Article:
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Gregorio Ballesteros Honasan II (born March 14, 1948), better known as Gringo Honasan, is a retired Philippine Army officer who led unsuccessful coups d'état against President Corazon Aquino. He played a key role in the 1986 EDSA Revolution that toppled President Ferdinand Marcos.

Gringo Honasan
Gregorio Honasan RAM Duterte meeting (cropped).jpg
Secretary of Information and Communications Technology
Assumed office
July 1, 2019
PresidentRodrigo Duterte
Preceded byEliseo Rio Jr. (OIC)
Senator of the Philippines
In office
June 30, 2007 – June 30, 2019
In office
June 30, 1995 – June 30, 2004
Chair of the Philippine Senate
National Defense and Security Committee
In office
July 25, 2016 – November 20, 2018
Preceded byAntonio Trillanes
Succeeded byVacant
Chair of the Philippine Senate
Peace, Unification
and Reconciliation Committee
In office
July 25, 2016 – November 20, 2018
Preceded byTeofisto Guingona III
Succeeded byVacant
Chair of the Philippine Senate
Agrarian Reform Committee
In office
July 26, 2010 – July 25, 2016
Preceded byFrancis Pangilinan
Succeeded byAlan Peter Cayetano
Majority Floor Leader of the Senate of the Philippines
In office
July 22, 2013 – July 23, 2013
Preceded byTito Sotto
Succeeded byAlan Peter Cayetano
Personal details
Gregorio Ballesteros Honasan II

(1948-03-14) March 14, 1948 (age 71)
Baguio, Philippines
Political partyUNA (2012–present)
Other political
Independent (1990–2012)
Spouse(s)Jane Umali
Alma materSan Beda College
Philippine Military Academy (BA)
AwardsPresidential Government Medal
Distinguished Conduct Star
Military service
Allegiance Philippines
Branch/servicePhilippine Army
Years of service1971–1989
Battles/warsInsurgency in the Philippines

After 1986, he led a series of unsuccessful but violent coup attempts against the administration of Corazon Aquino. President Fidel Ramos granted him amnesty in 1992. He entered politics and became a senator from 1995 to 2004, and again from 2007 to 2018. He ran for vice president of the Philippines, being Jejomar Binay's running-mate in 2016, but were defeated by Leni Robredo and Rodrigo Duterte respectively.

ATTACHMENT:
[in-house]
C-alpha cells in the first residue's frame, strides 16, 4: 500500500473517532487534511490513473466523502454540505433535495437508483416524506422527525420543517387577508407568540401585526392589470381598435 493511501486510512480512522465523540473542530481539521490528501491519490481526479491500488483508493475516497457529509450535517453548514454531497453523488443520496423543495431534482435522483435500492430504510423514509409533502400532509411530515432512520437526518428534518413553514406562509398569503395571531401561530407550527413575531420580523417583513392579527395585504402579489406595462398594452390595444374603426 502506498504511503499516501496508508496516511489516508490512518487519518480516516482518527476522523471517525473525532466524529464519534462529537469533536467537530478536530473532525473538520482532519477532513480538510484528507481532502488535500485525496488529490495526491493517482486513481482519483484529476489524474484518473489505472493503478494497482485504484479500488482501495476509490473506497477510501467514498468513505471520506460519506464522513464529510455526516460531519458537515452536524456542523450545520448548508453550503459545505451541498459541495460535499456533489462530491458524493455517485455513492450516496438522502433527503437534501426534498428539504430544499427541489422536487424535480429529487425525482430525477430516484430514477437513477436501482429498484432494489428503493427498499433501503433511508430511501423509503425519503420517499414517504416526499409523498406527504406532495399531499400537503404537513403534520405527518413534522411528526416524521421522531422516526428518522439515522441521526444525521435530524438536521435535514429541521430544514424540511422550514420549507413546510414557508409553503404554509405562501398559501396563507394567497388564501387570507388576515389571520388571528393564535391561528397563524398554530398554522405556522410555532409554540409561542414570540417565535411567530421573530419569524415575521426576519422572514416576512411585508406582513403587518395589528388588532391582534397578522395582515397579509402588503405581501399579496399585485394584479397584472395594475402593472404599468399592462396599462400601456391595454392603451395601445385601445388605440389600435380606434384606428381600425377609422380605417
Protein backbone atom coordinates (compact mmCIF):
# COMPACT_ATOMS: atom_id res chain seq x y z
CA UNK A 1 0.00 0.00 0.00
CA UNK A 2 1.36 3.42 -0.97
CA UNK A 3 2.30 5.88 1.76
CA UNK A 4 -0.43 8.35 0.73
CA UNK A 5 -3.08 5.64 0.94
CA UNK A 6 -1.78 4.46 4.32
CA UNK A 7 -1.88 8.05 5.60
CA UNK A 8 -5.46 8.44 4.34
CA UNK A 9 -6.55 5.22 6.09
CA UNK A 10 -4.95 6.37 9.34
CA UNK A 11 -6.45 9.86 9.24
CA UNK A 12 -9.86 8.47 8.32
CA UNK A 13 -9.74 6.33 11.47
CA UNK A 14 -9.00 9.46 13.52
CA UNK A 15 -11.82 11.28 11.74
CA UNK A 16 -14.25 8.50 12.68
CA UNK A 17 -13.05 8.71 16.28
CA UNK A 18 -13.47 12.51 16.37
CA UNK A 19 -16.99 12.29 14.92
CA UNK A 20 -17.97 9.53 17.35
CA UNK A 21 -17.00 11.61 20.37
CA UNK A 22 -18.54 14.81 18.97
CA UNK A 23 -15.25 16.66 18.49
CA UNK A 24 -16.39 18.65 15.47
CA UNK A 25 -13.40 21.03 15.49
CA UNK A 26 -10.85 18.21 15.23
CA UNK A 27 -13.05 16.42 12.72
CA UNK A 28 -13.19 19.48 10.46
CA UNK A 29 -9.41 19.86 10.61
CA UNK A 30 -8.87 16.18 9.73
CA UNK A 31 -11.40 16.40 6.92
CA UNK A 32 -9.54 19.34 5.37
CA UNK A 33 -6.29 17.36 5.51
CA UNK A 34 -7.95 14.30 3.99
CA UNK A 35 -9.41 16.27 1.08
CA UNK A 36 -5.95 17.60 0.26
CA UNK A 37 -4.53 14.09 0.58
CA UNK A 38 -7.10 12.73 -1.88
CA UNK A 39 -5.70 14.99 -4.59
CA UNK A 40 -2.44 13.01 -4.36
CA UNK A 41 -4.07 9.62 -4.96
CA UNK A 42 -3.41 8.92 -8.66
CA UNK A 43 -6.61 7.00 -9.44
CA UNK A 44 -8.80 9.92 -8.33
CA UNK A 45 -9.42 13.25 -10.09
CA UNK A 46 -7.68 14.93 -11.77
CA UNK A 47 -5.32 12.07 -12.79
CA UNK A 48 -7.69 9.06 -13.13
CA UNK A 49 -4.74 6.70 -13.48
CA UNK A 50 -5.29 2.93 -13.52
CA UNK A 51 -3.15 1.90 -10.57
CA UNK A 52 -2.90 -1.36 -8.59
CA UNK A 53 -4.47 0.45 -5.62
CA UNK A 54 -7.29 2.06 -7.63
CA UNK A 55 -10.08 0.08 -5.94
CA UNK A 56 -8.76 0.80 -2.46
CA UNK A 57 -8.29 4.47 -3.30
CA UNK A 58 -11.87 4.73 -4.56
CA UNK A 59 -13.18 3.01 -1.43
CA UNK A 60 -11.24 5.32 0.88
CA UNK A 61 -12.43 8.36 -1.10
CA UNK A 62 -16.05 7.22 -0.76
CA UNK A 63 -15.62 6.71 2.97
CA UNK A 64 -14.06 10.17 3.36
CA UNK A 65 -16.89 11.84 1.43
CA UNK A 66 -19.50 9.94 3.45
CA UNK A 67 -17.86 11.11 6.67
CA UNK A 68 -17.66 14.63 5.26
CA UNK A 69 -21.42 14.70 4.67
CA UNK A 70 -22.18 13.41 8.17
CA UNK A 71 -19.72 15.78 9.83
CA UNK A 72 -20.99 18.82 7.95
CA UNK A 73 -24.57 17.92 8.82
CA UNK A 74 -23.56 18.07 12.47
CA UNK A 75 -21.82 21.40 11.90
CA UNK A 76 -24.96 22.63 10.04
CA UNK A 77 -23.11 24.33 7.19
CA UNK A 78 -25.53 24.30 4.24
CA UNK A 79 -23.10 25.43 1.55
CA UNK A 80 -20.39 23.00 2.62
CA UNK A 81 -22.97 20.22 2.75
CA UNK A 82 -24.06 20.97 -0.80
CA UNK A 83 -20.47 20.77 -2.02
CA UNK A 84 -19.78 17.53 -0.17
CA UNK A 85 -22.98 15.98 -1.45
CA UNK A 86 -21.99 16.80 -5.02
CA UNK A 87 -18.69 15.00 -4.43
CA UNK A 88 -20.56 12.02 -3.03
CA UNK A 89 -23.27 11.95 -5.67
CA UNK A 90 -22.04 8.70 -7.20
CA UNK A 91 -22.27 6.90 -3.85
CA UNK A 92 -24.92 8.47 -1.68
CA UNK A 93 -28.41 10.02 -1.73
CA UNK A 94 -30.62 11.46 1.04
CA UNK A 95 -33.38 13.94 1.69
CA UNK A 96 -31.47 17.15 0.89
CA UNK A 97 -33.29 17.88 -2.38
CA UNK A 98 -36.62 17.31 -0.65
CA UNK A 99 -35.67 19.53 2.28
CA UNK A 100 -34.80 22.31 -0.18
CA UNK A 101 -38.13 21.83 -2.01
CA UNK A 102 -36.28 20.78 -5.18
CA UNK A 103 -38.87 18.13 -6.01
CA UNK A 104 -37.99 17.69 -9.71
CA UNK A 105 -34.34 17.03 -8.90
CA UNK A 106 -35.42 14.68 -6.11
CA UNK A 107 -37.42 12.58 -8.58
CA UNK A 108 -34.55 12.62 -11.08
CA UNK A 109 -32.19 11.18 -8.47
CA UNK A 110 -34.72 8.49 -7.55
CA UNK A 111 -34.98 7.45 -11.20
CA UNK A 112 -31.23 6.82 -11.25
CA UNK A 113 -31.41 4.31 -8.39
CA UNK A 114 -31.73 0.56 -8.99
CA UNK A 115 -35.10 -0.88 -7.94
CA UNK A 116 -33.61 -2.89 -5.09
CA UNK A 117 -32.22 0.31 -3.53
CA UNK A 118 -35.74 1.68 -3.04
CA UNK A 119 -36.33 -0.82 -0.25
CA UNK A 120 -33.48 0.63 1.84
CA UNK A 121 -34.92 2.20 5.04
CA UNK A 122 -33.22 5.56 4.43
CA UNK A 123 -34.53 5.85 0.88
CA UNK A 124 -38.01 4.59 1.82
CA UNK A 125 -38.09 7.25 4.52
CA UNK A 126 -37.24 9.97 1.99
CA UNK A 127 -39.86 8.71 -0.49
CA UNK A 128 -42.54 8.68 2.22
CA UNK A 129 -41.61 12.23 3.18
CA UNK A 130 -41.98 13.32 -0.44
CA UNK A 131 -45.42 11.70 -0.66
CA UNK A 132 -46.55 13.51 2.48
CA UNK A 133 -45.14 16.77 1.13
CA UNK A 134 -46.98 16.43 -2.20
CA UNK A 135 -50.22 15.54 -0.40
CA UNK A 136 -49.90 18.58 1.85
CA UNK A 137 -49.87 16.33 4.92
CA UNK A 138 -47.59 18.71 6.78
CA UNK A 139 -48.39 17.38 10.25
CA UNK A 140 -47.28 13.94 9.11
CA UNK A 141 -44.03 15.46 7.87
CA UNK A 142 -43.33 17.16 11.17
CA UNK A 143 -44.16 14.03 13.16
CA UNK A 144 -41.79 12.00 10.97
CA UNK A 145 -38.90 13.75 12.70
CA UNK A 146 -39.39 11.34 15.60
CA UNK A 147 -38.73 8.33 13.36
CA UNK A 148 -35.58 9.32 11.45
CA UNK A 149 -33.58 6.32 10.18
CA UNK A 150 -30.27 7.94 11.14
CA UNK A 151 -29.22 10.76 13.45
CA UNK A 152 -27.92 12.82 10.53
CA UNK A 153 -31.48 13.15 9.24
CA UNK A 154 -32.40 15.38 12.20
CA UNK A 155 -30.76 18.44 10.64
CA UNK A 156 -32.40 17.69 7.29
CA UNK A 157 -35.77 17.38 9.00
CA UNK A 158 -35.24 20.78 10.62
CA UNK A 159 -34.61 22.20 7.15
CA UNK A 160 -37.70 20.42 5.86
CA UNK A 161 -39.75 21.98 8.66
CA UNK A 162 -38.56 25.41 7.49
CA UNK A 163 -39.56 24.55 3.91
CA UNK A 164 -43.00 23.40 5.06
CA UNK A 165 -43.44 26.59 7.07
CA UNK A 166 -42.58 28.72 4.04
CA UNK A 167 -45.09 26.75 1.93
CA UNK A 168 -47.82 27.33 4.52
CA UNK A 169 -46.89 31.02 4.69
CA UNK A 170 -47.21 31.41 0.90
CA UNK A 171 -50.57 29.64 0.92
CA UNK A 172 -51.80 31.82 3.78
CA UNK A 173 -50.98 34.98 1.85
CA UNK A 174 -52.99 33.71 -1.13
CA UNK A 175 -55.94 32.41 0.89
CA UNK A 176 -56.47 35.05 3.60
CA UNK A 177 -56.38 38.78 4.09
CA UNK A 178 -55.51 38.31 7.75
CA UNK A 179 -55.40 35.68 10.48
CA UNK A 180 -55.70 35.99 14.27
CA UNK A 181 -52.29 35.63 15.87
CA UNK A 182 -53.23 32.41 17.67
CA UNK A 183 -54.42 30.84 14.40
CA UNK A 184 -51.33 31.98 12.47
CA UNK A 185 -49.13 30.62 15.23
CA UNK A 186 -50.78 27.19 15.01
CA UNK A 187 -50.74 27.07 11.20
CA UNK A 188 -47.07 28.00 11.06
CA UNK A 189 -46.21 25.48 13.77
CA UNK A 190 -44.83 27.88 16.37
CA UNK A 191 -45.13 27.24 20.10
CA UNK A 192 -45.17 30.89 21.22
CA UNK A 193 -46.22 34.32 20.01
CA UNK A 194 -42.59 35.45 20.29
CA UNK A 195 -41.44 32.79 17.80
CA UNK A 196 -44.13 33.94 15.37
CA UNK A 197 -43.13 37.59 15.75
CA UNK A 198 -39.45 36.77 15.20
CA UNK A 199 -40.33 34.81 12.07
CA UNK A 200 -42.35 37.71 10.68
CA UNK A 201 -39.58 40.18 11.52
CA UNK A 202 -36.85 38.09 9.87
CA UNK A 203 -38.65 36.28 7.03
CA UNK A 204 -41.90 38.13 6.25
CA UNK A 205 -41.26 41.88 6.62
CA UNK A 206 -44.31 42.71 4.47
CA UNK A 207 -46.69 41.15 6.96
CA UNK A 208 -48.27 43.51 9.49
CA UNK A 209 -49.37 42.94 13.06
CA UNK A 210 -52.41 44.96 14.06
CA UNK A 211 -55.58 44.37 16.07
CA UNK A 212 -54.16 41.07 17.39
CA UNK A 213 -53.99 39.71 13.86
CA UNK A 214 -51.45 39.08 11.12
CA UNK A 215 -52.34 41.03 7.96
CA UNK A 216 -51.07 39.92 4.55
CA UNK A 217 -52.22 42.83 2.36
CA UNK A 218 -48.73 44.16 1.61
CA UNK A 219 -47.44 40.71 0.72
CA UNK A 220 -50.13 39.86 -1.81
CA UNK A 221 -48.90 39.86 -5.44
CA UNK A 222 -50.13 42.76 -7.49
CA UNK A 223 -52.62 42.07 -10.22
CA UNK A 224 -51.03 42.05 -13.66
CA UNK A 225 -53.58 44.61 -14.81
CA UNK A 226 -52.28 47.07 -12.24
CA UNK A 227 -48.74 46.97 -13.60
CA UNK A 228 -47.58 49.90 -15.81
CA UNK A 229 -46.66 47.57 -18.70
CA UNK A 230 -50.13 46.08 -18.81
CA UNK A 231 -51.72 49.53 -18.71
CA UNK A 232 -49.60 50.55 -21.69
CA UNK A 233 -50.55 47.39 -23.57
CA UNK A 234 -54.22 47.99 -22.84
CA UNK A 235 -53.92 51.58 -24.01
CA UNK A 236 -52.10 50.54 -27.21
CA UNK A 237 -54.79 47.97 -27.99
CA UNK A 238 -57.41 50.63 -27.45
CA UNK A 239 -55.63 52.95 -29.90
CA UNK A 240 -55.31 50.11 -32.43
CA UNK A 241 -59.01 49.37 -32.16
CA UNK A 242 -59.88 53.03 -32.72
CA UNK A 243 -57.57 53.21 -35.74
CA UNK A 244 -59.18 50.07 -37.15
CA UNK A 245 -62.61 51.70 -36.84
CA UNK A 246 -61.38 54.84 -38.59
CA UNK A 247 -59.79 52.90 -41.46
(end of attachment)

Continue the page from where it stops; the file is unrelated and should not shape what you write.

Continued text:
On November 22, 2018, President Duterte appointed Honasan as secretary of Department of Information and Communications Technology which will take effect after his term in the Senate.[3] Eliseo Rio served as acting secretary while Honasan was still serving his term in the Senate.

Early lifeEdit

Gregorio Honasan was born in Baguio City to Colonel Romeo Gillego Honasan and Alicia "Alice" Masip Ballesteros, both from Sorsogon province.[4] Honasan spent his elementary days at San Beda College from Kindergarten to Grade 6. After which, he went to Taiwan and studied at the Dominican School, Taipei, Taiwan. He then returned to the Philippines and finished his high school at Don Bosco Technical College. He attained his Bachelor of Science degree at the Philippine Military Academy, where he received the title of "Class Baron", the academy's highest leadership award.[4]

Military careerEdit

After graduating in 1971, he joined the Philippine Army's special forces, Scout Ranger Regiment and went into combat against separatist and communist insurgents in Luzon and Mindanao. He was wounded in action at battles in Lebak and Jolo.[4] Making his way up through the armed forces, he became aide-de-camp to Defense Minister Juan Ponce Enrile in 1974, and later became the Defense Ministry's Chief of Security.

Concurrent with his position as security chief, he was a board member of the Northern Mindanao Development Bank and president of the Beatriz Marketing Company.[5]

Political careerEdit

People PowerEdit